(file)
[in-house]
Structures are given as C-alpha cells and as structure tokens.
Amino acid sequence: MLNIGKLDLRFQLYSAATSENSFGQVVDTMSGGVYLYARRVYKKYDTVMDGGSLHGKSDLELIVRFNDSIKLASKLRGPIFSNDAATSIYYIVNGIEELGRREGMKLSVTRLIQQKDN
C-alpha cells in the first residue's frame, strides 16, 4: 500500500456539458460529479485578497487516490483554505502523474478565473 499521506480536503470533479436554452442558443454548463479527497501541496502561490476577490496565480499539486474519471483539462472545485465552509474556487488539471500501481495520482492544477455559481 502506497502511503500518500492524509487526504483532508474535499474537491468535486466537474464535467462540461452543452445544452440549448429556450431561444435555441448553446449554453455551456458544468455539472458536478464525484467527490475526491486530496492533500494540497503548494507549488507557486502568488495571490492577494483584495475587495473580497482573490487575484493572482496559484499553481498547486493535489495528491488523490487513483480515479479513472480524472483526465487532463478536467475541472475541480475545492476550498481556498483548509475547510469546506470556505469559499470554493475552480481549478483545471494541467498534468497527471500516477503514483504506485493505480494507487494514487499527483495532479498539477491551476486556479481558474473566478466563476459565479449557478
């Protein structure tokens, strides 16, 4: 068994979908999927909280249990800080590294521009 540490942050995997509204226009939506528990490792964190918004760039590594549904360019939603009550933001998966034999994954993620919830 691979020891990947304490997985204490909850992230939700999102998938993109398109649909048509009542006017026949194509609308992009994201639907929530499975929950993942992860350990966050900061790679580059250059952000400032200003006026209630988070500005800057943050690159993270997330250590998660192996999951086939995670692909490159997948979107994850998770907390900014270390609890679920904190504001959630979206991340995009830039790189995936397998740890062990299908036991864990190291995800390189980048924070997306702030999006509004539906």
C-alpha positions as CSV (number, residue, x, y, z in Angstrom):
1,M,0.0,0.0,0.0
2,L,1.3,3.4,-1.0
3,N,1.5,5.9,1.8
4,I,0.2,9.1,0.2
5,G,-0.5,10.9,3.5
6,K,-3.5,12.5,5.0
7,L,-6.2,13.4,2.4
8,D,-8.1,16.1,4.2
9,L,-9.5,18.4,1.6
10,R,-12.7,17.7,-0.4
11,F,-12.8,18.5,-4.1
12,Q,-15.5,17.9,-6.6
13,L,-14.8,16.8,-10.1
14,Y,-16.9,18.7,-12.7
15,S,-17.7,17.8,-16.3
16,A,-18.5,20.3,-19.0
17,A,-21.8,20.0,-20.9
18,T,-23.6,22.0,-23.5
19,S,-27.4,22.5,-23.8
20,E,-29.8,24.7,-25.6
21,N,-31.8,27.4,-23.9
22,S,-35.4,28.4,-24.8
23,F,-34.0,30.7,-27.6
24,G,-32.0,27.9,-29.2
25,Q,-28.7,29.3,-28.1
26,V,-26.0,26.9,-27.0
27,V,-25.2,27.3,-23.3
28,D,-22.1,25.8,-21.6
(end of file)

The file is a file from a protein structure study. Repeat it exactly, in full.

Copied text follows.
[in-house]
Structures are given as C-alpha cells and as structure tokens.
Amino acid sequence: MLNIGKLDLRFQLYSAATSENSFGQVVDTMSGGVYLYARRVYKKYDTVMDGGSLHGKSDLELIVRFNDSIKLASKLRGPIFSNDAATSIYYIVNGIEELGRREGMKLSVTRLIQQKDN
C-alpha cells in the first residue's frame, strides 16, 4: 500500500456539458460529479485578497487516490483554505502523474478565473 499521506480536503470533479436554452442558443454548463479527497501541496502561490476577490496565480499539486474519471483539462472545485465552509474556487488539471500501481495520482492544477455559481 502506497502511503500518500492524509487526504483532508474535499474537491468535486466537474464535467462540461452543452445544452440549448429556450431561444435555441448553446449554453455551456458544468455539472458536478464525484467527490475526491486530496492533500494540497503548494507549488507557486502568488495571490492577494483584495475587495473580497482573490487575484493572482496559484499553481498547486493535489495528491488523490487513483480515479479513472480524472483526465487532463478536467475541472475541480475545492476550498481556498483548509475547510469546506470556505469559499470554493475552480481549478483545471494541467498534468497527471500516477503514483504506485493505480494507487494514487499527483495532479498539477491551476486556479481558474473566478466563476459565479449557478
């Protein structure tokens, strides 16, 4: 068994979908999927909280249990800080590294521009 540490942050995997509204226009939506528990490792964190918004760039590594549904360019939603009550933001998966034999994954993620919830 691979020891990947304490997985204490909850992230939700999102998938993109398109649909048509009542006017026949194509609308992009994201639907929530499975929950993942992860350990966050900061790679580059250059952000400032200003006026209630988070500005800057943050690159993270997330250590998660192996999951086939995670692909490159997948979107994850998770907390900014270390609890679920904190504001959630979206991340995009830039790189995936397998740890062990299908036991864990190291995800390189980048924070997306702030999006509004539906």
C-alpha positions as CSV (number, residue, x, y, z in Angstrom):
1,M,0.0,0.0,0.0
2,L,1.3,3.4,-1.0
3,N,1.5,5.9,1.8
4,I,0.2,9.1,0.2
5,G,-0.5,10.9,3.5
6,K,-3.5,12.5,5.0
7,L,-6.2,13.4,2.4
8,D,-8.1,16.1,4.2
9,L,-9.5,18.4,1.6
10,R,-12.7,17.7,-0.4
11,F,-12.8,18.5,-4.1
12,Q,-15.5,17.9,-6.6
13,L,-14.8,16.8,-10.1
14,Y,-16.9,18.7,-12.7
15,S,-17.7,17.8,-16.3
16,A,-18.5,20.3,-19.0
17,A,-21.8,20.0,-20.9
18,T,-23.6,22.0,-23.5
19,S,-27.4,22.5,-23.8
20,E,-29.8,24.7,-25.6
21,N,-31.8,27.4,-23.9
22,S,-35.4,28.4,-24.8
23,F,-34.0,30.7,-27.6
24,G,-32.0,27.9,-29.2
25,Q,-28.7,29.3,-28.1
26,V,-26.0,26.9,-27.0
27,V,-25.2,27.3,-23.3
28,D,-22.1,25.8,-21.6